SOME of what Giovanni Trapattoni likes to call his “famoose names” might be absent for Ireland in Thomond Park this evening but present and very much correct will be Kevin Doyle.
The man who scored the first goal in Cyprus on Saturday had a forgettable time on his last trip to Limerick when he suffered an injury setback as the Irish crashed 3-0 to Australia. But, while others who played in Nicosia have been given a chance to put their feet up, the Wolves man is happy to get some more game time under his belt as he continues to put an injury-ravaged few months behind him.
“The game against Hull last month was my first 90 minutes since March when I was still playing for Reading,” he points out, “so it has been an annoying and frustrating time. Last season, I had just got myself fit for the play-offs and came back for the new season thinking I was fit with Wolves – and then I found I needed a hernia operation.
“But, touch wood, I’ve played 45 minutes against Manchester City, the full 90 against Hull and 75 minutes in Cyprus, and there were no niggles or anything, which is great. I feel reasonably fit and better than I thought I would after missing pre-season.
“But I have worked really hard. When a club pays a lot of money for you they expect big things and it was frustrating for me and the manager (Mick McCarthy) that I was injured straight away. So I am doing my level best to be in form for Wolves and also for Ireland.”
In common with his colleagues, Doyle was delighted with victory after another nervy night in Nicosia.
“It was a relief to get three points considering other results because if we had drawn it would have put us under pressure,” he says. “It keeps us challenging for top spot and, just as importantly, keeps us away from Bulgaria. So the win was vital and if you saw the bench you would have seen the relief on our faces at the end.”
Doyle reckons that the game was about as tough as Ireland expected it to be.
“I don’t know what it looked like from the stands, whether it was fast or slow, but it was physically demanding because of the heat,” he says. “Cyprus are a good team, which we knew from watching their games against Italy – when they should have got a result, and Bulgaria. They seem to cause everyone problems, as we know ourselves from the past, and so it was nice to get a result. It probably was not our best performance but we put to rest some bad performances there in the past.”
But only after Ireland had been given an uncomfortable flash of déjà vu.
Says Doyle: “When they got the equaliser we thought ‘oh God’. We went 1-0 up three years ago – I can’t remember the final score (laughs), and you thought, ‘here we go again’. We went in at half-time thinking ‘oh my God’ but the manager reminded us that it was only 1-1, and you realise there is nothing wrong with that. That calmed us down and encouraged us to try and play football and win the game.”
As Doyle tells it, Trapattoni’s unflappable calm is infectious.
“He was saying ‘calm, calm, slowly, slowly, relax, it’s ok’. He goes through what he is not happy with but he’s not panicking, it’s all calm as if he is not flustered by anything, and it does rub off. He said, ‘we win the next 45 minutes and we win the game’, and that’s the way we went about it.
“It helps when he does that at half-time. I am sure there will be times when he will roast us out of it and I am sure on the big stage he knows what needs to be said and when it needs to be said. But on Saturday, we certainly went out in the second half feeling better than we came in at half-time.”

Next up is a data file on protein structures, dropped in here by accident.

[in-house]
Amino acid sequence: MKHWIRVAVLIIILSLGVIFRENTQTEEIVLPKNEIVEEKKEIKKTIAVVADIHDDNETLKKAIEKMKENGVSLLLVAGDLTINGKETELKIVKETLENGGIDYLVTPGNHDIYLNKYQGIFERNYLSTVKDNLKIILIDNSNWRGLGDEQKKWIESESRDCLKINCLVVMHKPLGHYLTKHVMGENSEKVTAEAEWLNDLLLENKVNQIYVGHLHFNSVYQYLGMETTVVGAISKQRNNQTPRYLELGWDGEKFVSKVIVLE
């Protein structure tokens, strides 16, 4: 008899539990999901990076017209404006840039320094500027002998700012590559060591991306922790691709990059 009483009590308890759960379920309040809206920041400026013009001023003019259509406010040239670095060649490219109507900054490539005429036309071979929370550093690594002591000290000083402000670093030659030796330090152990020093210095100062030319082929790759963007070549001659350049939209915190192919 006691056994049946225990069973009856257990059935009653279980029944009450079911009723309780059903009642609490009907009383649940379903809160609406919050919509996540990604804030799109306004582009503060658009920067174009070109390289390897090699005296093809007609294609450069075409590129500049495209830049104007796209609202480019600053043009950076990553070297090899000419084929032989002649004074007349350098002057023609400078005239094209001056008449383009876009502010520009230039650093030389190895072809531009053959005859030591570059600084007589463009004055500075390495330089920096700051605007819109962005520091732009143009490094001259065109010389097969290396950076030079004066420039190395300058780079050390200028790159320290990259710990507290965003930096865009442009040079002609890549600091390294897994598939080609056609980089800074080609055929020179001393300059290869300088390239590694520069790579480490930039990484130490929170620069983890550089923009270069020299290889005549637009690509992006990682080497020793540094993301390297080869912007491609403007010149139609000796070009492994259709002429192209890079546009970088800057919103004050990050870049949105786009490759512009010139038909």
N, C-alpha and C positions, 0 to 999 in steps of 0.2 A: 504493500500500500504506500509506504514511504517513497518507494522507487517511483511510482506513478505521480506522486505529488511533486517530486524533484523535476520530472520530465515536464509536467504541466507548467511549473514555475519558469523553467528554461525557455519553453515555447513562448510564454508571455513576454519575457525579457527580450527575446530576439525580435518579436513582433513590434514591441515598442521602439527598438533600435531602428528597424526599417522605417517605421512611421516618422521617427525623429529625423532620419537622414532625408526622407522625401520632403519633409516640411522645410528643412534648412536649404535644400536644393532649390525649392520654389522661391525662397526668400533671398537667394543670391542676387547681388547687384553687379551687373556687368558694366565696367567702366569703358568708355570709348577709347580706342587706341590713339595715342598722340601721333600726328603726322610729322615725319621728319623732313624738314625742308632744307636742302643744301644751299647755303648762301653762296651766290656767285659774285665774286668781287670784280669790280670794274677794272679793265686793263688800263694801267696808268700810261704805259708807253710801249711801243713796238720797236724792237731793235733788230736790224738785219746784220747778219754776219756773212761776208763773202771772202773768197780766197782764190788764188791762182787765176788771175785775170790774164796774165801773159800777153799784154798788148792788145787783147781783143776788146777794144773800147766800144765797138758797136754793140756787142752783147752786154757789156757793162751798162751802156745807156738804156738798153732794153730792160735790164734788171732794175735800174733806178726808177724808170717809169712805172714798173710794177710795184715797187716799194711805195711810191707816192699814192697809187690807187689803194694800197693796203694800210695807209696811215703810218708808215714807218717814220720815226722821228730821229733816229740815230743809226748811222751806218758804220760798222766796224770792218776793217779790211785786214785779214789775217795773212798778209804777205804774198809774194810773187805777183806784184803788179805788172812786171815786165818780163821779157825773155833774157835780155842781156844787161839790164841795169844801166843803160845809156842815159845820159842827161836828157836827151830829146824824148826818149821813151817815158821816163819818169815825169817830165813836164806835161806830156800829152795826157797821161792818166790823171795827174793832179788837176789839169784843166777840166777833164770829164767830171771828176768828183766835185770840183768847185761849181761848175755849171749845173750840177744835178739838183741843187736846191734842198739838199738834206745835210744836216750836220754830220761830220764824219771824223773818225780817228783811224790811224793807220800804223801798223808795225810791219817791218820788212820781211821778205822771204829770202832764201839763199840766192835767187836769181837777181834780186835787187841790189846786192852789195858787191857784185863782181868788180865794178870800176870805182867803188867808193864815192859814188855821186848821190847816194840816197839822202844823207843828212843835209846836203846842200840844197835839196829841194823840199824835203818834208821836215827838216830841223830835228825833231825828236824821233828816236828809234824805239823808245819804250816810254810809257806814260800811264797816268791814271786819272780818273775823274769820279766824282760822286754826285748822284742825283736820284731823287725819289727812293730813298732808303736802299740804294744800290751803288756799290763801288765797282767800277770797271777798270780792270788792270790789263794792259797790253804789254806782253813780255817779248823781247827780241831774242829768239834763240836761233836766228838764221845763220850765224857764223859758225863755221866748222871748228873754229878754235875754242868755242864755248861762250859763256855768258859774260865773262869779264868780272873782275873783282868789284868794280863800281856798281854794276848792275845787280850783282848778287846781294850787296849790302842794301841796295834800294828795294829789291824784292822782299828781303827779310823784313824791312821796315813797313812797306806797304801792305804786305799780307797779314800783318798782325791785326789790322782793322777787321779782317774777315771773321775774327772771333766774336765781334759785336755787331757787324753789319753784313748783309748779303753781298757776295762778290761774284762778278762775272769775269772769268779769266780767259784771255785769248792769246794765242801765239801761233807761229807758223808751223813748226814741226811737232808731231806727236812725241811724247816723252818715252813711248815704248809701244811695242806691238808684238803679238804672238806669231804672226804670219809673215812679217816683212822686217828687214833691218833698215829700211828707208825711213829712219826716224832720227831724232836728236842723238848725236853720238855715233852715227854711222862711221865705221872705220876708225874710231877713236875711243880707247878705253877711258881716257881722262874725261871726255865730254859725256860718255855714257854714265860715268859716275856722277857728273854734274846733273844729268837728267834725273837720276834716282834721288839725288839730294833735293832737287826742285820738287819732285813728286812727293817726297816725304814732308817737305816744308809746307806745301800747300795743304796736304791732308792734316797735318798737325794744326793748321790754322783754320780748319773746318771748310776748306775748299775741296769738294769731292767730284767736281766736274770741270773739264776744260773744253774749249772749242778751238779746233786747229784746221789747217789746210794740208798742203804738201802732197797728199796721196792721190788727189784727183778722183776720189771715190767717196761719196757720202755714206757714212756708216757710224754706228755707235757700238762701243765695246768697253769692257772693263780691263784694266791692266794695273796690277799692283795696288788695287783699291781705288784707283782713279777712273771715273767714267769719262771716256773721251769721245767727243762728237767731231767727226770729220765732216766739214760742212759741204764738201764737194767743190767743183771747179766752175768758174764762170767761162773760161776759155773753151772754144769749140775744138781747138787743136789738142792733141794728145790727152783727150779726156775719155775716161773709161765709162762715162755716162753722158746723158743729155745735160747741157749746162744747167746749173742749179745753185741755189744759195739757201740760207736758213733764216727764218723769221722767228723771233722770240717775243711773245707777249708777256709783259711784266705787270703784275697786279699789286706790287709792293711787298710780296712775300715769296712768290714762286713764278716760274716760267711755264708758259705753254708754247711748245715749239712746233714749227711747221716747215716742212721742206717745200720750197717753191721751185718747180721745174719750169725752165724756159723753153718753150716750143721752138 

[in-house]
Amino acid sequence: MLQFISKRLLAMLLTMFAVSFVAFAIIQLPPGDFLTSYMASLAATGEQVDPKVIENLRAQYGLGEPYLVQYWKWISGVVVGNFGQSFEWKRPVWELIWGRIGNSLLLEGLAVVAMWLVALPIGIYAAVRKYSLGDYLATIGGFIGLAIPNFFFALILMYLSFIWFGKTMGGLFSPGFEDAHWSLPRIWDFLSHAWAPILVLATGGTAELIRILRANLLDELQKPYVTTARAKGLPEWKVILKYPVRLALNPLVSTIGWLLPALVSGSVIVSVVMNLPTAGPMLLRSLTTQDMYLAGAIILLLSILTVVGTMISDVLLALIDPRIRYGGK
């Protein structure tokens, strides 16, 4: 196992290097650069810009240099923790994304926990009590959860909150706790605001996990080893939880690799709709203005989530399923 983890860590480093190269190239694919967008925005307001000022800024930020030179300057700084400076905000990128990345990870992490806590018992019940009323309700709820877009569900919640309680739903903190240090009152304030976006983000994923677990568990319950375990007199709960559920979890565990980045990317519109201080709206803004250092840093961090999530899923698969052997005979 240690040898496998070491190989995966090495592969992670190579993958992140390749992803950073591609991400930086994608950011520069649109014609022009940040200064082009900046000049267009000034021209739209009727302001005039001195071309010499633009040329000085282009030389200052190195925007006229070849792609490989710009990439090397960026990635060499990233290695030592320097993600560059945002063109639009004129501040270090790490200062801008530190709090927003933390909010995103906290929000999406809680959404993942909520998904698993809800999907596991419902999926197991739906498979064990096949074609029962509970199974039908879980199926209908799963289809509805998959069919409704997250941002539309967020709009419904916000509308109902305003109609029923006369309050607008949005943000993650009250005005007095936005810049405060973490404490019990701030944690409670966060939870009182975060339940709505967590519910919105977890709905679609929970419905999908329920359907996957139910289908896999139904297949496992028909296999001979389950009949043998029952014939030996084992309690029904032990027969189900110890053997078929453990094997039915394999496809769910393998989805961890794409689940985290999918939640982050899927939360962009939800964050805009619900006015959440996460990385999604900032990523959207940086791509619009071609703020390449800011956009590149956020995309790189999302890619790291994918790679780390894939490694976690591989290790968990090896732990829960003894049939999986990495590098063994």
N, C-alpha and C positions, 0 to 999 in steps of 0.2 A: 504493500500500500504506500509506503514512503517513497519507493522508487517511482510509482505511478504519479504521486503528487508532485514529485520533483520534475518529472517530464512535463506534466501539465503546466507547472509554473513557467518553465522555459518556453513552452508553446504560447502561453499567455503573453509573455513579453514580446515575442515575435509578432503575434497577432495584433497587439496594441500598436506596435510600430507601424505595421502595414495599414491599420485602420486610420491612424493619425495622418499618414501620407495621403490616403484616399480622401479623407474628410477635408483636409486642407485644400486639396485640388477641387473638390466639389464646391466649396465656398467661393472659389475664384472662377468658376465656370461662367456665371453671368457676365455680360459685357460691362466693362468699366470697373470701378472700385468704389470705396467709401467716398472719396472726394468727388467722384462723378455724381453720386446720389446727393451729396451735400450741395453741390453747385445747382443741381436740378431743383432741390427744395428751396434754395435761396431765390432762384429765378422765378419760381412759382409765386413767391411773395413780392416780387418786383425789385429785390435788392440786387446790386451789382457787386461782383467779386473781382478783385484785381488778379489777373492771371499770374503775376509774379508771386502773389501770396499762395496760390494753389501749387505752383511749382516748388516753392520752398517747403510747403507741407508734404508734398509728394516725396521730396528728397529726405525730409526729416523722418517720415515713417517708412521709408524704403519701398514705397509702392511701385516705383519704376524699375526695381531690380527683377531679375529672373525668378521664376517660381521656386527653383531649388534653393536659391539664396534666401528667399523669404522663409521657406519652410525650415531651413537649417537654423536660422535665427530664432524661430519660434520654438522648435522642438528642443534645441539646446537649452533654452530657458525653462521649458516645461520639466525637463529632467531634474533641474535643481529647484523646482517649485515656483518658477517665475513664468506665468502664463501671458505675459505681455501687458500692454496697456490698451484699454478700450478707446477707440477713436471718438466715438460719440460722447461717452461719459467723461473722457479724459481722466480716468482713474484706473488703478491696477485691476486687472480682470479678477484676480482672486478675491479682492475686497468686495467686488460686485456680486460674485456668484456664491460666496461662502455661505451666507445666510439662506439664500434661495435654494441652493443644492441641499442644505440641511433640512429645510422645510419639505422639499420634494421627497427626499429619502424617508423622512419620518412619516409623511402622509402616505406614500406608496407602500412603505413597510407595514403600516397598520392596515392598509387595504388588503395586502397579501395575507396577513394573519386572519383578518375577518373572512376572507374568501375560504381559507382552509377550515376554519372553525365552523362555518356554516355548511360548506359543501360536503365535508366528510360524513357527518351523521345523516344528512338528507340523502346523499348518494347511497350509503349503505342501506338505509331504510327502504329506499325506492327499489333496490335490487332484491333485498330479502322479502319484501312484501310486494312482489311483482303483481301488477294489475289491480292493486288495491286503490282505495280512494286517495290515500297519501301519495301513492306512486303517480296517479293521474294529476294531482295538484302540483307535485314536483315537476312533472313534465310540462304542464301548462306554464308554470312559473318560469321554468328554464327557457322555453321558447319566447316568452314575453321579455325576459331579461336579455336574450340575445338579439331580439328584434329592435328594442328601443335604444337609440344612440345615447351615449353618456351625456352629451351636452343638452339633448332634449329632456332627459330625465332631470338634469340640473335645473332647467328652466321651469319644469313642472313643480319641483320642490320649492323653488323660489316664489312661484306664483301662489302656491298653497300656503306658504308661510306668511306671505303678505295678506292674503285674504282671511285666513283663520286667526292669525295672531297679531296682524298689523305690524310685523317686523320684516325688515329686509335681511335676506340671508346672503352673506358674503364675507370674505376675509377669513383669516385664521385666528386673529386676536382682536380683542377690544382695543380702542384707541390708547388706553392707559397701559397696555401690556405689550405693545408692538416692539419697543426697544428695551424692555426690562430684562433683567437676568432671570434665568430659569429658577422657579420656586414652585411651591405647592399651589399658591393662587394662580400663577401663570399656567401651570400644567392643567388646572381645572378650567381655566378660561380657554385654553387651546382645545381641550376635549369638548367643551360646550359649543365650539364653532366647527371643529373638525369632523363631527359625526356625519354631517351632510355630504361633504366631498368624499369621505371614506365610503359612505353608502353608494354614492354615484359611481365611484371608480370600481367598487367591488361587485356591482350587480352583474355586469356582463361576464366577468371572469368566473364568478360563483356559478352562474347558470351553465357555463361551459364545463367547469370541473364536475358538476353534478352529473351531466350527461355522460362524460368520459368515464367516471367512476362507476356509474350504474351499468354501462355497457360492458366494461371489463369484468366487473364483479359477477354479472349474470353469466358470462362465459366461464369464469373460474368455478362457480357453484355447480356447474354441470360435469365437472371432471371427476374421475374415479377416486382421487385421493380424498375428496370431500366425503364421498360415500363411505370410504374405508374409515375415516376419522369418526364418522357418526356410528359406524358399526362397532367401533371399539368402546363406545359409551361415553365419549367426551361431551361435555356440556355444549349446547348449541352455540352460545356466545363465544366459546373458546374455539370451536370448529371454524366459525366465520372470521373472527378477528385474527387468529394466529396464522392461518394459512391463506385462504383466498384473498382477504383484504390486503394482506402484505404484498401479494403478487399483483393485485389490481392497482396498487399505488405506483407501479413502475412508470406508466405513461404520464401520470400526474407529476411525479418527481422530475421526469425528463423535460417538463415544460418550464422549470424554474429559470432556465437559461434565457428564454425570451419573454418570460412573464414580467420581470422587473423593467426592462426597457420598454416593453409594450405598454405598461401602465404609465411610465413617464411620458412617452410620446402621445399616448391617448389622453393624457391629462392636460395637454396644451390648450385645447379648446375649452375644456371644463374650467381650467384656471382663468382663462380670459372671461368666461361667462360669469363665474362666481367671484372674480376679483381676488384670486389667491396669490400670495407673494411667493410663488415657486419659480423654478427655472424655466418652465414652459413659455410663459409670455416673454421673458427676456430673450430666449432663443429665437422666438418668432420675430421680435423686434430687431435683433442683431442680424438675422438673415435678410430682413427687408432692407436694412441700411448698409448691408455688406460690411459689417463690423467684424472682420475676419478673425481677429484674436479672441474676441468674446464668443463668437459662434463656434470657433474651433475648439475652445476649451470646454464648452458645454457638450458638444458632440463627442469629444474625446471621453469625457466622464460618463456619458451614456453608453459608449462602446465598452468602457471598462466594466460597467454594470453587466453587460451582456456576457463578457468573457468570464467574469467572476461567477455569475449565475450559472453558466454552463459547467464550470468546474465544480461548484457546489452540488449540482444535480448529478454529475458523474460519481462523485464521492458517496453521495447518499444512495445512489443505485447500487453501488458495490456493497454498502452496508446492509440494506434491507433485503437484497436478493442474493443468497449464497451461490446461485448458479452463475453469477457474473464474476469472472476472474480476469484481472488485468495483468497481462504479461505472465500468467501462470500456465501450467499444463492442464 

Not for the first time, of course, the match had unfolded as quite an anxious affair despite Ireland gaining the advantage of an early lead through Doyle’s penalty box opportunism. And the striker admits that not having scored for his country since the opening game in the group, the 2-1 win over Georgia in Mainz a year ago, was playing on his mind by this late stage in the campaign.
“Yes it was,” he says. “You want to be scoring goals as a striker and there has been a lot of pressure on Robbie to make up for that. Which he has done, he is the only one scoring regularly, so it was nice to pitch in with one on Saturday.”
The spoils of victory in Nicosia, however hard-earned, ensure that the Italy clash at Croke Park next month is set up to be a five-star blockbuster.
“It will be the biggest international game for a long time at home,” says Doyle. “I am sure it will be great atmosphere in front of 75,000 people and nerve-racking and exciting all at the same time, knowing that if we get a result we will be one game away from qualifying. They have not been exceptional in the group either, they have struggled against the teams we have struggled against, so I don’t think we have anything to fear.”
Having one significant Italian on Ireland’s side is a real advantage, according to Doyle.
“It helps that the manager knows the players inside out because he has seen them and even worked with them. I am not going to say what he says but he gives us confidence. He will talk about individual players, about how they play, what they do and he will also say, for our own benefit, why Italian teams have been successful. He is very positive with us and believes we can get a result in every game.”
Which is what Ireland have managed to do so far in Group 8 even if, as in Nicosia, it can be tight and tense and involve a lot of nail-biting along the way.
“But it has worked so far,” smiles Doyle. “How long was it when we were in away games and we were giving away late goals and drawing or losing? I think we will take it the way it is at the moment, where we are getting sneaky wins instead of poor draws.”
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